Watch: Gardaí Simulate Terror Attack at Dublin’s Docklands

Watch: Gardaí test response to terror attack in simulation at Dublin's Docklands

The Irish-based Gardai engaged with a counter-terrorism exercise in Dublin recently to test their response in the event of a mass casualty terrorist attack. The simulation, codenamed ’Sciath’, involved a number of actors at the Docklands railway station in Dublin’s north inner city and the garda units involved today had not been told ahead of time what would be involved.

Does your simulation program work with local Civil Service Groups to provide simulated training opportunities? The promotional opportunities to develop new business opportunities and showcase your simulation program are clearly evident!


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As part of the simulation, the men inside acted out assaulting a number of people inside the station. Armed officers used stun grenades and blank rounds, shooting one of the suspects and securing the scene. “Today has demonstrated the professionalism and the capability that we have,” Garda Commissioner Nóirín O’Sullivan told reporters after the training exercise was finished. “Incidents like this can happen. We have to make sure that we are ready to respond to those incidents. In the last few days we have given instructions to all of our members and I think we wanted to see how those instructions would work,” she said.

The Commissioner said simulations such as today’s operation are prioritised in high density areas like Dublin city, but she said further exercises will take place in other parts of the country to test response times outside the capital.


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EMSWorld Interviews Moulage Concepts Founder Bobbie Merica About Simulation Realism Through Makeup

EMSWorld recently interviewed Moulage expert Bobbie Merica of MoulageConcepts.com to learn how moulage makeup can improve the educational outcomes of simulation by increasing the realism for learners. Here are a couple of excerpts from the EMSWorld article entitled The Importance of Accuracy in Moulage Trainingby Valeria Amato:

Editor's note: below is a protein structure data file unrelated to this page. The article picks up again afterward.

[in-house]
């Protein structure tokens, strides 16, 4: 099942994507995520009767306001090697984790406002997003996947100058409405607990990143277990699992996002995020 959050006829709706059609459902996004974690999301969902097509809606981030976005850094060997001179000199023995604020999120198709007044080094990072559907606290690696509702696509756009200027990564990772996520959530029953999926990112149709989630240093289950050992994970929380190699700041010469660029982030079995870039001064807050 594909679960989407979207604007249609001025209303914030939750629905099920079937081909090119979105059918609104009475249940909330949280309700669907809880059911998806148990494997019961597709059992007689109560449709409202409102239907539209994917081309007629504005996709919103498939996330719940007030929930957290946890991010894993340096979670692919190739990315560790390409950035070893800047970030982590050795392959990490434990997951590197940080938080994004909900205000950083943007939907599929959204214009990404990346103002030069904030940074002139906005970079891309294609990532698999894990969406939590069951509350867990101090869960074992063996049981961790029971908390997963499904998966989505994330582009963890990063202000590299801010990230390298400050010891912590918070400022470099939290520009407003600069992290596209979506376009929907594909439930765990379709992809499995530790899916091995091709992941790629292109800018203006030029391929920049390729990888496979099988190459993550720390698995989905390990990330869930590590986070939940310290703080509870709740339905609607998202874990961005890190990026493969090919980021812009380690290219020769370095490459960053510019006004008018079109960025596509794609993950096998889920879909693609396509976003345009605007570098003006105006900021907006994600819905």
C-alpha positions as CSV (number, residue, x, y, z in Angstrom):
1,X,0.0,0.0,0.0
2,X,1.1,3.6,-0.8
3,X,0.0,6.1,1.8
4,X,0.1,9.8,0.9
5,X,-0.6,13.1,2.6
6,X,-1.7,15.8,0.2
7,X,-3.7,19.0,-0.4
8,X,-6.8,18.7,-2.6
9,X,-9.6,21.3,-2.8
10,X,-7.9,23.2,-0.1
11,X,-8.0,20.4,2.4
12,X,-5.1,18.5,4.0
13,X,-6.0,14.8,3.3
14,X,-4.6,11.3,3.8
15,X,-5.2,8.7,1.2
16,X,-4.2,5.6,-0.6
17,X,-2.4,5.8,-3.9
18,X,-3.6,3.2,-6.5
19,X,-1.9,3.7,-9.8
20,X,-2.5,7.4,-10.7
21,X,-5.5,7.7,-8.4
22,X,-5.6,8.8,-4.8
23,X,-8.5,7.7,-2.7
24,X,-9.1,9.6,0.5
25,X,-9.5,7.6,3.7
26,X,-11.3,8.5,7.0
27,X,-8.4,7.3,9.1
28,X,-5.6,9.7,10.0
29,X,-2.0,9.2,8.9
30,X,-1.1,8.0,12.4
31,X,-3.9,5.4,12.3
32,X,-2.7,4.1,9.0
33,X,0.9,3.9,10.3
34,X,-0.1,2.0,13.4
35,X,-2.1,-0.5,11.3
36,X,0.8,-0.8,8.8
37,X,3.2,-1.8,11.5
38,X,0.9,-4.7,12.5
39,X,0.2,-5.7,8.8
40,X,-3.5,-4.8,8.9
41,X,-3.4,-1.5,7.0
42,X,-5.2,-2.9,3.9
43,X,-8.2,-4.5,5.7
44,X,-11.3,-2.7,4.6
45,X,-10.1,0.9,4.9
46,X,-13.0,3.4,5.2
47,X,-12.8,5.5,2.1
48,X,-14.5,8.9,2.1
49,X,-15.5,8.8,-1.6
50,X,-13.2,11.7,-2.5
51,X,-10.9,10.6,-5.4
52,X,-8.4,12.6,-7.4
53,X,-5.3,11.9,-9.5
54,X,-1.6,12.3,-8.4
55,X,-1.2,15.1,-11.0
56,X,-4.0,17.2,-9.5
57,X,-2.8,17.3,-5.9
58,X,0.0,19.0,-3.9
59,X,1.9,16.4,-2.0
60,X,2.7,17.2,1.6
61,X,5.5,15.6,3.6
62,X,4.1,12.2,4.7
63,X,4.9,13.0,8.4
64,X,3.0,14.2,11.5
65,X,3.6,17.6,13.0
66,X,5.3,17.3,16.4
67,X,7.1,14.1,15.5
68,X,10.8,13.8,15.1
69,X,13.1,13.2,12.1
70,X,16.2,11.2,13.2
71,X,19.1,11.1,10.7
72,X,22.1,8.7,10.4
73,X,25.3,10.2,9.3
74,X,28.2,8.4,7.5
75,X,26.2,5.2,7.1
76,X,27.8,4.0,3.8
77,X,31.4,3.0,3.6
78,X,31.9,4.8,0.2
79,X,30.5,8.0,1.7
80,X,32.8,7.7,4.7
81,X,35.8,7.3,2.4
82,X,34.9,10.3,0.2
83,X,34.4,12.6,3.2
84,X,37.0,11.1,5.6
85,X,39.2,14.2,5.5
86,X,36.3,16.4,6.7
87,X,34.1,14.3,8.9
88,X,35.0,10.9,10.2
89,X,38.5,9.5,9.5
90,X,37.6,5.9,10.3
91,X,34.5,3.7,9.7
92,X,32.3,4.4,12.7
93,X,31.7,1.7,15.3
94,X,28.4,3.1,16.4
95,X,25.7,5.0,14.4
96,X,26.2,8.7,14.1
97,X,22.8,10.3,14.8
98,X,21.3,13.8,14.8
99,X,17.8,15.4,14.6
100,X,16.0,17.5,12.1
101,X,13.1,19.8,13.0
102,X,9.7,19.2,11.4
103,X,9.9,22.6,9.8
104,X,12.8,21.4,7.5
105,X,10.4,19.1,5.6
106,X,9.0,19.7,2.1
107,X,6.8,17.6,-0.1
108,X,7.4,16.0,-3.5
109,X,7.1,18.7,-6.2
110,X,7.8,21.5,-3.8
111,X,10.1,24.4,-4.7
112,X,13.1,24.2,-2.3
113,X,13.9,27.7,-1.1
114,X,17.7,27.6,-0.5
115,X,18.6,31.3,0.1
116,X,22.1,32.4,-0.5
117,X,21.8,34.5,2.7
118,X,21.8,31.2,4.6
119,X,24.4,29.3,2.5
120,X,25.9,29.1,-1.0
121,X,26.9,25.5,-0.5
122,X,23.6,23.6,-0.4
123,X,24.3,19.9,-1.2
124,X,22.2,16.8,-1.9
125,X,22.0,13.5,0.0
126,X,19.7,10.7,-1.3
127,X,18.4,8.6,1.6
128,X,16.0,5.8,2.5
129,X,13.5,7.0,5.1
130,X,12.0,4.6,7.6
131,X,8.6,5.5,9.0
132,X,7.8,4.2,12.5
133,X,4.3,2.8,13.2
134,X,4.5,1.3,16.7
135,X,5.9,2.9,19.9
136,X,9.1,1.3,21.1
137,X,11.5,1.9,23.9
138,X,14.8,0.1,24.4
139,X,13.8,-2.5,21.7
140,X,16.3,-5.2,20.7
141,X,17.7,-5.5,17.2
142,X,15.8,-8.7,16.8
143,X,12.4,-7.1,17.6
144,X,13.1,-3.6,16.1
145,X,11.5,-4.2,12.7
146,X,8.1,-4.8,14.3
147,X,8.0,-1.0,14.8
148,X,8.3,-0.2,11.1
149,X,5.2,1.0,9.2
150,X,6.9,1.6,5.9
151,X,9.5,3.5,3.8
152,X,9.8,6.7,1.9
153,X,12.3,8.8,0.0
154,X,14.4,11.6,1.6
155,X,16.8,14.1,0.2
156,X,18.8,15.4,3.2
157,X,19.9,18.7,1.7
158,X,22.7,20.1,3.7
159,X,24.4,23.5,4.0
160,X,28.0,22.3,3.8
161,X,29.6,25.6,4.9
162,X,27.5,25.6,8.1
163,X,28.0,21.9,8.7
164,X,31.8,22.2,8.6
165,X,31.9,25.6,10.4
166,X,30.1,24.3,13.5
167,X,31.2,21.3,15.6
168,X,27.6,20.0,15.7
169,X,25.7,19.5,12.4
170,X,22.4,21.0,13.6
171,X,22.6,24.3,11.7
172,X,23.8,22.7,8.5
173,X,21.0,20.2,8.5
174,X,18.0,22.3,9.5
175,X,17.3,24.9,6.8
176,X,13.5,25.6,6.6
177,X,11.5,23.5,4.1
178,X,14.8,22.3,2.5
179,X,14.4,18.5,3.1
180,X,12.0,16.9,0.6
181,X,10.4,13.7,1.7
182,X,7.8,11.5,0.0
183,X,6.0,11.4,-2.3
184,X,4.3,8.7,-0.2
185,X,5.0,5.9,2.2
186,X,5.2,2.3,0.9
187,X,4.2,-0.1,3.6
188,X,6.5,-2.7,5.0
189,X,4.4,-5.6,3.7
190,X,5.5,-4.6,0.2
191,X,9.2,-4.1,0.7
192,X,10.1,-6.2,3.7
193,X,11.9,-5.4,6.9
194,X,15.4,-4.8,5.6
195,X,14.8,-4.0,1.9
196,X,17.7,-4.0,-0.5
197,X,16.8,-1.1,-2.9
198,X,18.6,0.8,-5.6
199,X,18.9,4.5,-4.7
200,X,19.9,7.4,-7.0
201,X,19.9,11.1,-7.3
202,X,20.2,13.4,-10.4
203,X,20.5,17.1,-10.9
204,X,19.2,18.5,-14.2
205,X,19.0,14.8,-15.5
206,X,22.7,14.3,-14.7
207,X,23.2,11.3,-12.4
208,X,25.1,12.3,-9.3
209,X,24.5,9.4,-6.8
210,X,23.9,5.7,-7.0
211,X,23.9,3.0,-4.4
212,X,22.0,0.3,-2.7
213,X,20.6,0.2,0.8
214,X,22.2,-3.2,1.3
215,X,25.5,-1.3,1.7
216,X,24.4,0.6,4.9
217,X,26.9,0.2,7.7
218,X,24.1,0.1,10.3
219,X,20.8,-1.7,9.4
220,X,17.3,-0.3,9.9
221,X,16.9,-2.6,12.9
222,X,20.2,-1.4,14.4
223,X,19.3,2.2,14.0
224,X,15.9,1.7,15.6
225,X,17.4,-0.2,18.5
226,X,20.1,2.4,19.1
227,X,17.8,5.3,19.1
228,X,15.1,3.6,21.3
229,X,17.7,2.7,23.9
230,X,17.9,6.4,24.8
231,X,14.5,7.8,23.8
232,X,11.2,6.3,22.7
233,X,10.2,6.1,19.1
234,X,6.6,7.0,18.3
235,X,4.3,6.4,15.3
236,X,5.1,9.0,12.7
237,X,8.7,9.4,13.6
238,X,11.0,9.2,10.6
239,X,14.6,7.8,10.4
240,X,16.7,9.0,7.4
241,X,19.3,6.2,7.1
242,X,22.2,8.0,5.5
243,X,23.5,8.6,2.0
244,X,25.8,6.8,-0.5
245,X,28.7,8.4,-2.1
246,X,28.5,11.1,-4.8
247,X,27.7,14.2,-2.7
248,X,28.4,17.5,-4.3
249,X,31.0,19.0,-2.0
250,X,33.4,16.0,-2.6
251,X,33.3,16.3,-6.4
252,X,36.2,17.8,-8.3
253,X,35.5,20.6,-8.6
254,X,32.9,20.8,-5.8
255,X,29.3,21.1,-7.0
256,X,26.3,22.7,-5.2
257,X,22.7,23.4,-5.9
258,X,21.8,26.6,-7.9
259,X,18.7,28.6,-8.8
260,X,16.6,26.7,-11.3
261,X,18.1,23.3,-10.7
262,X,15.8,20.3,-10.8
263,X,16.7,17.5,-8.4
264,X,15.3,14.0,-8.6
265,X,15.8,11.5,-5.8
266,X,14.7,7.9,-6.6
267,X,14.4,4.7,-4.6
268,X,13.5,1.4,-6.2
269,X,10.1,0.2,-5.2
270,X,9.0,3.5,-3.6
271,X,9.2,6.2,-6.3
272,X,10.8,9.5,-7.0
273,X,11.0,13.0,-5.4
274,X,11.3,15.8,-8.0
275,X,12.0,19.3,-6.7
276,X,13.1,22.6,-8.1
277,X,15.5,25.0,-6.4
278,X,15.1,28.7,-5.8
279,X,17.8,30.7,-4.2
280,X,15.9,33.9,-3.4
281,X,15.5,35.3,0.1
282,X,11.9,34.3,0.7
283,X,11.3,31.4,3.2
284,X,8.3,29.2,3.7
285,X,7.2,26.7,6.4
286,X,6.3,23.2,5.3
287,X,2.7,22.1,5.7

What advice would you give people who are looking to implement more realistic and effective moulage into training regimens?

It’s like anything else: You need to plan and prepare. When you develop your case scenarios, decide what the takeaway is going to be. Is it triage-specific? If so, then your wounds should accurately represent wounds related to triage. A lot of the time, people will throw in the moulage piece at the end without giving it any thought. They won’t collectively decide what the full-thickness burn is going to look like, what the pediatric patient will look like and how they’re going to present it. Locate an accurate picture on the Internet of an actual case. Practice creating moulage so that everyone in your training knows what these wounds will look like.

Mostly it’s about the planning. You’d never run your training scenarios without a great deal of planning. When you’re building those scenarios, start building in those moulage components. Understand what story you want to tell. Understand what the training outcome is. Is intubation with a full-thickness burn the outcome, or is it identifying the smoke inhalation? If the training outcome is smoke inhalation, then you don’t need a full-thickness burn. It’s not difficult to clarify that a full-thickness burn in the upper airway in the chest and neck has smoke inhalation. If you really want to know if someone has smoke inhalation, bring it back and test it in multiple areas. Create that eye-reddening, some tears coming down, the reddening in the back of the throat. That little bit of hoarseness. Break it out into multiple training avenues, unless intubating the patient with a full-thickness burn is the skill set.

That makes sense, especially going back to what you said about using moulage in less of a theatrical capacity and for mass-casualty incidents.

If it’s a mass-casualty incident, you’re going to have some people who look like those first-line-of-response people, but often a lot of those people look the same. Certainly you should assess the woman screaming and covered in blood, but you might also want to look at that person quietly dying right next to her. It’s about creating all those aspects and using this as a tool to define where those strengths are and, more important, where those weaknesses are so you know how to align future training dollars.